Damage from earthquakes closes site of historic Bodie ghost town

Bodie State Historic Park
Bodie State Historic Park is a California gold-mining ghost town, where visitors can walk down the deserted streets of a town that once had a population of nearly 10,000 people.
(Marc Martin / Los Angeles Times)

A series of moderate earthquakes rocked the California-Nevada border, causing little reported damage near the epicenter but leading to the closure of the well-known Eastern Sierra ghost town of Bodie.

The area around Hawthorne, Nev., recorded more than 200 quakes Wednesday, most of them relatively small. The swarm started with a pair of 5.7 temblors early Wednesday morning.

On social media, there were photos of some items falling off store shelves around Hawthorne, but officials said there were no reports of structural damage to buildings. 

Matthew Green, chief ranger for the Sierra District of California State Parks, told the San Jose Mercury News that Bodie suffered some damage and that the area would remained closed  so a full damage assessment could be completed.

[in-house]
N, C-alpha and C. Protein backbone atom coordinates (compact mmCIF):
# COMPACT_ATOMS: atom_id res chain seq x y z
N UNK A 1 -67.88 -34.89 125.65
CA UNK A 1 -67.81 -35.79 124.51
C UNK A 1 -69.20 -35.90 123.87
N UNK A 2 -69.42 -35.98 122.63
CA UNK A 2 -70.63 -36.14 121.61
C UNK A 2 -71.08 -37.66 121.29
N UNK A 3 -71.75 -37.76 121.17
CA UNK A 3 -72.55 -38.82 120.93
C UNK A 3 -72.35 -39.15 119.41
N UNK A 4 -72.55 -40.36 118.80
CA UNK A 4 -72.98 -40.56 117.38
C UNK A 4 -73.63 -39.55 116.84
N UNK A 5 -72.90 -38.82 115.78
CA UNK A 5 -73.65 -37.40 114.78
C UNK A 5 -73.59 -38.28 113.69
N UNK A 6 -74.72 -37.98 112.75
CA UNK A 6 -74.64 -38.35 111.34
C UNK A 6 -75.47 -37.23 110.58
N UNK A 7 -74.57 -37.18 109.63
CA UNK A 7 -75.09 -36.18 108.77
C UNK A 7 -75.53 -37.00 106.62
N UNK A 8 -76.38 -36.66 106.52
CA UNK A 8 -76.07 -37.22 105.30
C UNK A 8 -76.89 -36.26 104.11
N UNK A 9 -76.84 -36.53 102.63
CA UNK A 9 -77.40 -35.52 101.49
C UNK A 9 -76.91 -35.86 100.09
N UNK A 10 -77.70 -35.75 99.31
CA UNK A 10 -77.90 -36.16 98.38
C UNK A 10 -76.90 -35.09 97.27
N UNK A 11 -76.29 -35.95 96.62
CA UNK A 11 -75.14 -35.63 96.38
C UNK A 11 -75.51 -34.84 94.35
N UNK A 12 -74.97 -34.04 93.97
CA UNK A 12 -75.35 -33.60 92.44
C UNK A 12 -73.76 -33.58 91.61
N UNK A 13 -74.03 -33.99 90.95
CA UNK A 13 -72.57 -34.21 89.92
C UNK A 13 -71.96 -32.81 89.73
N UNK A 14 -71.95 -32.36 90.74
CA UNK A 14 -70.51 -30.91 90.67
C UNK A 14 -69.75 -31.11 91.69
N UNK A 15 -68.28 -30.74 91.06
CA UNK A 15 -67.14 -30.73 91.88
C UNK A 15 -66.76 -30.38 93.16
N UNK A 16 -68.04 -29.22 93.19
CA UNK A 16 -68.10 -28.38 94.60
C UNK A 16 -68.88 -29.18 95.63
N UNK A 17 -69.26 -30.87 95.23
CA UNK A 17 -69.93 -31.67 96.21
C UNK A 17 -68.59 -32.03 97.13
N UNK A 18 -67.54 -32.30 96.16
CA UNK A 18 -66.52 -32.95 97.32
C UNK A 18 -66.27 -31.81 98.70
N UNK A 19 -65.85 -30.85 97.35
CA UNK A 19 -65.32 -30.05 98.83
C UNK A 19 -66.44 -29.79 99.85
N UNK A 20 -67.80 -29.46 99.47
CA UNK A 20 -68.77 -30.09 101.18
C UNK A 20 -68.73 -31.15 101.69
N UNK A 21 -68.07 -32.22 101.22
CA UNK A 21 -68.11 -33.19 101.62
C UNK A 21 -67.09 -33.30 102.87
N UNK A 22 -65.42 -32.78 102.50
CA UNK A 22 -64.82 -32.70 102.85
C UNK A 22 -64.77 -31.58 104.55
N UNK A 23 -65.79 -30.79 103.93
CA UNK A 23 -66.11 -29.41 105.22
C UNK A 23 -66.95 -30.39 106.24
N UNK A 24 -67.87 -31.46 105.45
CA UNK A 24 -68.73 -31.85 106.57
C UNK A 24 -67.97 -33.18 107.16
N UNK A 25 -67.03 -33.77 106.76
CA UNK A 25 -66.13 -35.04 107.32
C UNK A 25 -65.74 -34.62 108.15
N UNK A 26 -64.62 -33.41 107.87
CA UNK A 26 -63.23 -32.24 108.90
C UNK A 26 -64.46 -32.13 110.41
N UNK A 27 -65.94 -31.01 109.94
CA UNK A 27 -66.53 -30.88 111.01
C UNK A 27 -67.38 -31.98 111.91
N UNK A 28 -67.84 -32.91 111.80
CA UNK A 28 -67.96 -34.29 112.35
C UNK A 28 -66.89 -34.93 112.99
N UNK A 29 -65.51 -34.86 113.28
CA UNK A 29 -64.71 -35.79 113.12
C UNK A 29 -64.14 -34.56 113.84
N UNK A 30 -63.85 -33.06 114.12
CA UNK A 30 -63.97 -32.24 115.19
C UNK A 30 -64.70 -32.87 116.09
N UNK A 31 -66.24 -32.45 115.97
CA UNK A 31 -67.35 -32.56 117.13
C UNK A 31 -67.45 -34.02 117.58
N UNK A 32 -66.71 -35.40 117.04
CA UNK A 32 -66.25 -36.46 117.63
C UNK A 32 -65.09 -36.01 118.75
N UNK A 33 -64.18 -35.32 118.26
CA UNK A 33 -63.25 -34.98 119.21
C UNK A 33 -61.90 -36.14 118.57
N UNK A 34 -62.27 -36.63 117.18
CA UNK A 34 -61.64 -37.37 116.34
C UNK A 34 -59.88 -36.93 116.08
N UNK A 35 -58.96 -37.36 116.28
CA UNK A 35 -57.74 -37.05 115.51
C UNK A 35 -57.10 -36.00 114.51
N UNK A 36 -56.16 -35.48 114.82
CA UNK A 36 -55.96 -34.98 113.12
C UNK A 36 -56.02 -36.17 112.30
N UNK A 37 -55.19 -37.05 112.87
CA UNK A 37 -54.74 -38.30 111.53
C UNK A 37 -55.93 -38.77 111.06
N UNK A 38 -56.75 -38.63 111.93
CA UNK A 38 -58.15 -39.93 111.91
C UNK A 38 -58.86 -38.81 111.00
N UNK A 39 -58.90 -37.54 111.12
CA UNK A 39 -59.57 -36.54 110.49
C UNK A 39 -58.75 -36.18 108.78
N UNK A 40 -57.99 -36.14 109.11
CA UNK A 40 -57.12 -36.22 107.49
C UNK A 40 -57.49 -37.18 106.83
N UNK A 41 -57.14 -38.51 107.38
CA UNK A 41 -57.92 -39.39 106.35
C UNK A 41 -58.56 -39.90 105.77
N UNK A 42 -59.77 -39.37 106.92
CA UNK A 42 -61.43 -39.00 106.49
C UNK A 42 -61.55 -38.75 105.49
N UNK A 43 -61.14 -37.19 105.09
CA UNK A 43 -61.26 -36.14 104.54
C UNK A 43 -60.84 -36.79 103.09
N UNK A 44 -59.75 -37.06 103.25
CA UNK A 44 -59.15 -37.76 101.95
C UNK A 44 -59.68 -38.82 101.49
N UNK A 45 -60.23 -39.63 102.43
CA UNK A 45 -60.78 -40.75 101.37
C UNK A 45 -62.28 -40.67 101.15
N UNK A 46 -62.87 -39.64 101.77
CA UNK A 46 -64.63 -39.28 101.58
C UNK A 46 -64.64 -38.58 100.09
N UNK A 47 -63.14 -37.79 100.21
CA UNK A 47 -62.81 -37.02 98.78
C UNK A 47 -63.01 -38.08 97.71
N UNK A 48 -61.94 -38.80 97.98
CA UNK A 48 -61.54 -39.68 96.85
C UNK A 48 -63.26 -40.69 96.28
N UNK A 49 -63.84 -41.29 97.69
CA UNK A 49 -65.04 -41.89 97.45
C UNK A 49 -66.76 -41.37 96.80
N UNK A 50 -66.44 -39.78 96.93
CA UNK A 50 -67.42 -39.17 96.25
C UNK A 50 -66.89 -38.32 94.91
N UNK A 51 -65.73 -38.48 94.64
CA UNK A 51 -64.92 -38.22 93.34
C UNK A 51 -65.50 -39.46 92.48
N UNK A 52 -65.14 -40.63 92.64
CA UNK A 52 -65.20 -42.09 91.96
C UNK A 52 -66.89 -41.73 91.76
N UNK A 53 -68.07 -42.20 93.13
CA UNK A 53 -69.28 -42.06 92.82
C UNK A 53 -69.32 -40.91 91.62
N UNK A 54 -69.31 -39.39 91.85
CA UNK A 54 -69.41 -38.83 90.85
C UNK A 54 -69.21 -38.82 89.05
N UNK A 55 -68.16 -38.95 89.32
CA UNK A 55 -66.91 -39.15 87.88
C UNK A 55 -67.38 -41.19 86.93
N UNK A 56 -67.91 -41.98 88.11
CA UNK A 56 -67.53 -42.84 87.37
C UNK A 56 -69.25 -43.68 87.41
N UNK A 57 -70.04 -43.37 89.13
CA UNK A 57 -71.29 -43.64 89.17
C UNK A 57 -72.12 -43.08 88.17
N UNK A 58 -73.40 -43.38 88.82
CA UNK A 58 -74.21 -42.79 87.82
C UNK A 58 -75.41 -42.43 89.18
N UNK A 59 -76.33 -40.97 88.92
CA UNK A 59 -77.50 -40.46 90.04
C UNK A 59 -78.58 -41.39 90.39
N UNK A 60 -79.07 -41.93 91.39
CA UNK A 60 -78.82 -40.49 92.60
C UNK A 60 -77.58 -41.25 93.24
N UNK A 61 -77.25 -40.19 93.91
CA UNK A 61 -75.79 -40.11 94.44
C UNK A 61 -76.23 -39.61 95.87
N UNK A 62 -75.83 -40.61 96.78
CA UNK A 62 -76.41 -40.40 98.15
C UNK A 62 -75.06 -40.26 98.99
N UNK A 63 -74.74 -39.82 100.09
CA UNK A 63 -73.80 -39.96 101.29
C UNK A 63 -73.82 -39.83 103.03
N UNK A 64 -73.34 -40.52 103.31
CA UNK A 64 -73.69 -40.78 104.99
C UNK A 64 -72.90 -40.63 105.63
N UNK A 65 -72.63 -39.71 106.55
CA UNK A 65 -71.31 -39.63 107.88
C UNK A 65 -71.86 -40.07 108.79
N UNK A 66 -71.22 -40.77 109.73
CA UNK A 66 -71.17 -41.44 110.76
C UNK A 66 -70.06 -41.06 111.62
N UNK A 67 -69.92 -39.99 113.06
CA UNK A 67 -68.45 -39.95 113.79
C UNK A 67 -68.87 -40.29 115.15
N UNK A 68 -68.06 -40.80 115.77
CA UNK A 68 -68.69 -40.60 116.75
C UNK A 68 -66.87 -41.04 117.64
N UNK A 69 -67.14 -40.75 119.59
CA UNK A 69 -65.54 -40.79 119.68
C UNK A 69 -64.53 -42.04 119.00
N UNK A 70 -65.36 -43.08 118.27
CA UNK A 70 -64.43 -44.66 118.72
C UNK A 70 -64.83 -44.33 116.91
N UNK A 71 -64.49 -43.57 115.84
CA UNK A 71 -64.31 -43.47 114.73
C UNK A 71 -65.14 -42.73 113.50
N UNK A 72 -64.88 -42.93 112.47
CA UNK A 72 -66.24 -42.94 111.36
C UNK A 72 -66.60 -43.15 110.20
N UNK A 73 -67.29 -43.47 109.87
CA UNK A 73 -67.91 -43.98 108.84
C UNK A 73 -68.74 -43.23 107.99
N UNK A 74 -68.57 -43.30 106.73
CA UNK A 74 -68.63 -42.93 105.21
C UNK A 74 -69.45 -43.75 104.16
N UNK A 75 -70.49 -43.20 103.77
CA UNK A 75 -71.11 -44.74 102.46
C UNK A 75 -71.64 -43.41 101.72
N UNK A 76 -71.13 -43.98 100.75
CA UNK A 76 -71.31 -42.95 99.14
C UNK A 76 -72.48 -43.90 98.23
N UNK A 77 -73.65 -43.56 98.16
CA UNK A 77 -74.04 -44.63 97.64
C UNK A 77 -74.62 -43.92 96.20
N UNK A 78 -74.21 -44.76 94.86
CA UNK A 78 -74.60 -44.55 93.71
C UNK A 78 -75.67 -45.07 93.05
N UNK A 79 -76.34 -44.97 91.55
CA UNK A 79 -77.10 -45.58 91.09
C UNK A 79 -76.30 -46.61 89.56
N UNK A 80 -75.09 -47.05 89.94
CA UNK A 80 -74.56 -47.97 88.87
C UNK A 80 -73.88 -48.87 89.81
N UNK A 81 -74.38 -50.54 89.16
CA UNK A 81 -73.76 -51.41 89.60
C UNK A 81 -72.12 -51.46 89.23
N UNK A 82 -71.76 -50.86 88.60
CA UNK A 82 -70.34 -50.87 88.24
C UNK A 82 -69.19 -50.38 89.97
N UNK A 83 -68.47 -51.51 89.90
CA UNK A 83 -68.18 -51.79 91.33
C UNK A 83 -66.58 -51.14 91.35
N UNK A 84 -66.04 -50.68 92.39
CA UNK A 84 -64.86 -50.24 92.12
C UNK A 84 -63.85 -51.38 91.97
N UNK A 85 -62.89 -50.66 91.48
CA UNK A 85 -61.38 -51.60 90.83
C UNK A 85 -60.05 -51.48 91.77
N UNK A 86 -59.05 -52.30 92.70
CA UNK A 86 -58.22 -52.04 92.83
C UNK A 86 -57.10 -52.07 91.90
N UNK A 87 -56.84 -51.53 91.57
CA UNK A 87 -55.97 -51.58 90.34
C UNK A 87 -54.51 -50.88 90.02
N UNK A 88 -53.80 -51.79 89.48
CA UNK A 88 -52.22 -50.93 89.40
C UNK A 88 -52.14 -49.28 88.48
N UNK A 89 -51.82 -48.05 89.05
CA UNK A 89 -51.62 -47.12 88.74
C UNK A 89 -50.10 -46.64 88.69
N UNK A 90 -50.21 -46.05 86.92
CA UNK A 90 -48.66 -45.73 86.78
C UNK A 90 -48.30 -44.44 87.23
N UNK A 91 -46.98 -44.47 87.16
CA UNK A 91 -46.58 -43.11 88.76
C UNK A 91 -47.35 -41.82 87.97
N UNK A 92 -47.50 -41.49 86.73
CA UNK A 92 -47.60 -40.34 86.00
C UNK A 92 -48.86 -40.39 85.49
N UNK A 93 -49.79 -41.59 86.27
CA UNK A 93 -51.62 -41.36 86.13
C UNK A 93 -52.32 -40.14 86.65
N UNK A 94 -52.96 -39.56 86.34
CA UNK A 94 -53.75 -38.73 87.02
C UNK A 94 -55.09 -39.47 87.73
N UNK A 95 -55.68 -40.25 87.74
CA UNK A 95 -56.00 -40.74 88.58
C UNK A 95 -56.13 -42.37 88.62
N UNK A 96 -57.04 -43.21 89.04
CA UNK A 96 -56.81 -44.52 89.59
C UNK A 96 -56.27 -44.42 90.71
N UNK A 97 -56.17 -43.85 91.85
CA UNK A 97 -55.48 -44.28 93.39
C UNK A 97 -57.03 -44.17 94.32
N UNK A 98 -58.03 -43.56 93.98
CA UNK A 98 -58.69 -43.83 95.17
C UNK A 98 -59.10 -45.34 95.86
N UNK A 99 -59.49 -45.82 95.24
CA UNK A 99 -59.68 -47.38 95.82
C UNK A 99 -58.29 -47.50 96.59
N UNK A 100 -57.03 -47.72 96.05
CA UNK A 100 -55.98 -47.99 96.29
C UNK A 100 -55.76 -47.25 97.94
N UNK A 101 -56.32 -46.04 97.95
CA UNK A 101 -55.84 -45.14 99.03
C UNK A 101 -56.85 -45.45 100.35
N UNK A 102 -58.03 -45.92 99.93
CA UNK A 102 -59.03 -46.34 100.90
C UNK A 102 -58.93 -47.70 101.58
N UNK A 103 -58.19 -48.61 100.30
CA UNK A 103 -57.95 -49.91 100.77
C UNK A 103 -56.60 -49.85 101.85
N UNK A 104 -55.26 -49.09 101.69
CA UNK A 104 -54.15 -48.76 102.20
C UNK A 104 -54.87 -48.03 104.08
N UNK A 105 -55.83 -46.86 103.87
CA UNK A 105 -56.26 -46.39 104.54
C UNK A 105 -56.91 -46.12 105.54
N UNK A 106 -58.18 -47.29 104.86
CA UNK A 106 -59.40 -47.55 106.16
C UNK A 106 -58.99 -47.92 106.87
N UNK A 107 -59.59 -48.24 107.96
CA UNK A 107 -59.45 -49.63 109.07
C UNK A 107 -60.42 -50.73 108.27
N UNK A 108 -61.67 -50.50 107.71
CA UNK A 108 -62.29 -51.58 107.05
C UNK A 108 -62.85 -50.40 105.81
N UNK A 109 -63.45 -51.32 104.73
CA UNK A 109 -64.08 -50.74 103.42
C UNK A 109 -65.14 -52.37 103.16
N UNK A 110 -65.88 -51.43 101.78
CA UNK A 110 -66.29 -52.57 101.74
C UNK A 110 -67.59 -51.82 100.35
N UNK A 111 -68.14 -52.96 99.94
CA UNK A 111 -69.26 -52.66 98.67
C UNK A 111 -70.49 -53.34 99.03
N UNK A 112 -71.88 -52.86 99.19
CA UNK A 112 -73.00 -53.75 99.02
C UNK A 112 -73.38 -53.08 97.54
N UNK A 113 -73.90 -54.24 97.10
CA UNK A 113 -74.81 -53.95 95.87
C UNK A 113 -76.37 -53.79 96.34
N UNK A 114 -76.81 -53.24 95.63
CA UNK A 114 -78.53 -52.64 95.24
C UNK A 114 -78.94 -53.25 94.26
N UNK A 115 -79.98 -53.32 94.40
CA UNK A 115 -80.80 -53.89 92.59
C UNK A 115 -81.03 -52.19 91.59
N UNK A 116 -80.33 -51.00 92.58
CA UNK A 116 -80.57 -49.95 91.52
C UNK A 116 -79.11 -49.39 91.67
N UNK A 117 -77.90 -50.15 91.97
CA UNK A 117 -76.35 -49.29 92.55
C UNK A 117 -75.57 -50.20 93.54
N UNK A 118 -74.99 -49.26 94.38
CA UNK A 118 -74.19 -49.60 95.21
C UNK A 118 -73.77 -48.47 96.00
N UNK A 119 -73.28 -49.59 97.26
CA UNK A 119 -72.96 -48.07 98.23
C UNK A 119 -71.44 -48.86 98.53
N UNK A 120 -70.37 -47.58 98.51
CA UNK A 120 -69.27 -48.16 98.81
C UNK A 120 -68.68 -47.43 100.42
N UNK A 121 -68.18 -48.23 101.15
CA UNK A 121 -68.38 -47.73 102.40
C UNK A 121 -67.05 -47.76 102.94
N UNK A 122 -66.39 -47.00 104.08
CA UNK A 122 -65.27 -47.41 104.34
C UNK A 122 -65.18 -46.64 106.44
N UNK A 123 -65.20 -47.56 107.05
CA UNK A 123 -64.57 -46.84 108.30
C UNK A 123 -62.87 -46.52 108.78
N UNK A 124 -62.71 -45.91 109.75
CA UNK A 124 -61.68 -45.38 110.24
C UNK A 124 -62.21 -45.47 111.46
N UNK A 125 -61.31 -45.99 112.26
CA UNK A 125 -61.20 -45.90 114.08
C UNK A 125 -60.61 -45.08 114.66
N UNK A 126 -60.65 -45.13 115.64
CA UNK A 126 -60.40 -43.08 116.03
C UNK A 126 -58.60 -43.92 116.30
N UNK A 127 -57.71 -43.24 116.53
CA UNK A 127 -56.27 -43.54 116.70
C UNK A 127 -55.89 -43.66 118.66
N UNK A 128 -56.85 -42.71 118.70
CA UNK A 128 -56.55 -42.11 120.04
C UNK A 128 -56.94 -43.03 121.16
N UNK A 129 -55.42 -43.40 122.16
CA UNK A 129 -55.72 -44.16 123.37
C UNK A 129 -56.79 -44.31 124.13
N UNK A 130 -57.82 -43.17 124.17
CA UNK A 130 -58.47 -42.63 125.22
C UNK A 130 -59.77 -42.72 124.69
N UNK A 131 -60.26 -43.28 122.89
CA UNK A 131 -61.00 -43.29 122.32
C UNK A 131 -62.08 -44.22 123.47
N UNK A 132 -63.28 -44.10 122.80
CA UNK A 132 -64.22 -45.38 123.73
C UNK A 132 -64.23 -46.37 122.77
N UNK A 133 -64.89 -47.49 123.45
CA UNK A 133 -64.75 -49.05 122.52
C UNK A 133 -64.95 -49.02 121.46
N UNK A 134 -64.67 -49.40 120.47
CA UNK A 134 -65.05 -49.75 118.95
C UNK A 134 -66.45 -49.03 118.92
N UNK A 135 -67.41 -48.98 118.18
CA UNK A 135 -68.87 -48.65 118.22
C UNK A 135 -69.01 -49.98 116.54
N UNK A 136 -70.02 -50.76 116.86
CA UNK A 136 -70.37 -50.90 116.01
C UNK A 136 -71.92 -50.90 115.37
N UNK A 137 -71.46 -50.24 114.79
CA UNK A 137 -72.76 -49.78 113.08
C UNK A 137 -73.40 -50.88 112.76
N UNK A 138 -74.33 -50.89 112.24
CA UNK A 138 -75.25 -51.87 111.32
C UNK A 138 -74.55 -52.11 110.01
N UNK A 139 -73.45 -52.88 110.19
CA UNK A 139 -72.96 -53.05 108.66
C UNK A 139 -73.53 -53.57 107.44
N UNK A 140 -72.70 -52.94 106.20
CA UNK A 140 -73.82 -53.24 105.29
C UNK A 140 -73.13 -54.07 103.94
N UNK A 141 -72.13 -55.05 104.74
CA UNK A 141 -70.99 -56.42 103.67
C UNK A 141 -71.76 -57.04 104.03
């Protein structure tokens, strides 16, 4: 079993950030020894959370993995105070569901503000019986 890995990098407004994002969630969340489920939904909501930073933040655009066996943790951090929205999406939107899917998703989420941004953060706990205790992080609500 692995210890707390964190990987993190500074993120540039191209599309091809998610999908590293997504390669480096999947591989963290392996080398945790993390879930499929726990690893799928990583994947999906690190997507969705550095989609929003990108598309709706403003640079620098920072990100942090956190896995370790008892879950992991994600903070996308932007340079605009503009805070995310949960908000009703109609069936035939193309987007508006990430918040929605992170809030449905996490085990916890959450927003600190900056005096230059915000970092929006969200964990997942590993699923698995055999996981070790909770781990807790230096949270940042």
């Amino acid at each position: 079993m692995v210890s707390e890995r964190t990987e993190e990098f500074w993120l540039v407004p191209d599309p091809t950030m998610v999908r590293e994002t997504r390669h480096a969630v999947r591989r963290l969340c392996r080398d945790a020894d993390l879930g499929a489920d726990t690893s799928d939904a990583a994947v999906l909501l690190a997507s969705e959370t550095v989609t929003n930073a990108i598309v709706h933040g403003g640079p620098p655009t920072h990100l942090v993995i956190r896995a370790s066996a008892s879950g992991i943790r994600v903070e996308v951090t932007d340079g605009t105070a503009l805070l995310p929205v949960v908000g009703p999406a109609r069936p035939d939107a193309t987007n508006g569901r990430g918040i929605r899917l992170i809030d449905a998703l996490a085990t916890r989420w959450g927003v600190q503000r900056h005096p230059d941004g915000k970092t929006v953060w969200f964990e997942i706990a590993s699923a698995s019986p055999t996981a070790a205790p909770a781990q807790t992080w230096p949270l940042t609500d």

“There’s some damage to a roof, broken glass windows, some interior damage and some brickwork. Mostly it’s bricks,” he told the paper.

Bodie State Historic Park posted a message on its website saying: “We are assessing any damage that may have occurred in the park and will reopen as soon as possible.”

Bodie, a popular tourist attraction, is about 83 miles from Hawthorne.

The Bodie Hills hug the California-Nevada line in Mono County -- thousands of acres of jagged volcanic summits, thick sagebrush, dry lakes and plunging canyons lined with aspens.


Light shaking was felt as far away as South Lake Tahoe, Fresno, Visalia and Merced.

The U.S. Geological Survey said most of the responses to its “Did You Feel It?” website came from the Central Valley and Sierra Nevada. But residents reported they felt the quakes as far west as San Francisco and as far south as Bakersfield.

Seismologist Lucy Jones said on Twitter that multiple quakes like Wednesday morning’s are not uncommon in the region. She noted that in 1980, Mammoth Lakes experienced several quakes in the magnitude 6 range in one day. That swarm of quakes, which lasted several days, became the subject of much research.


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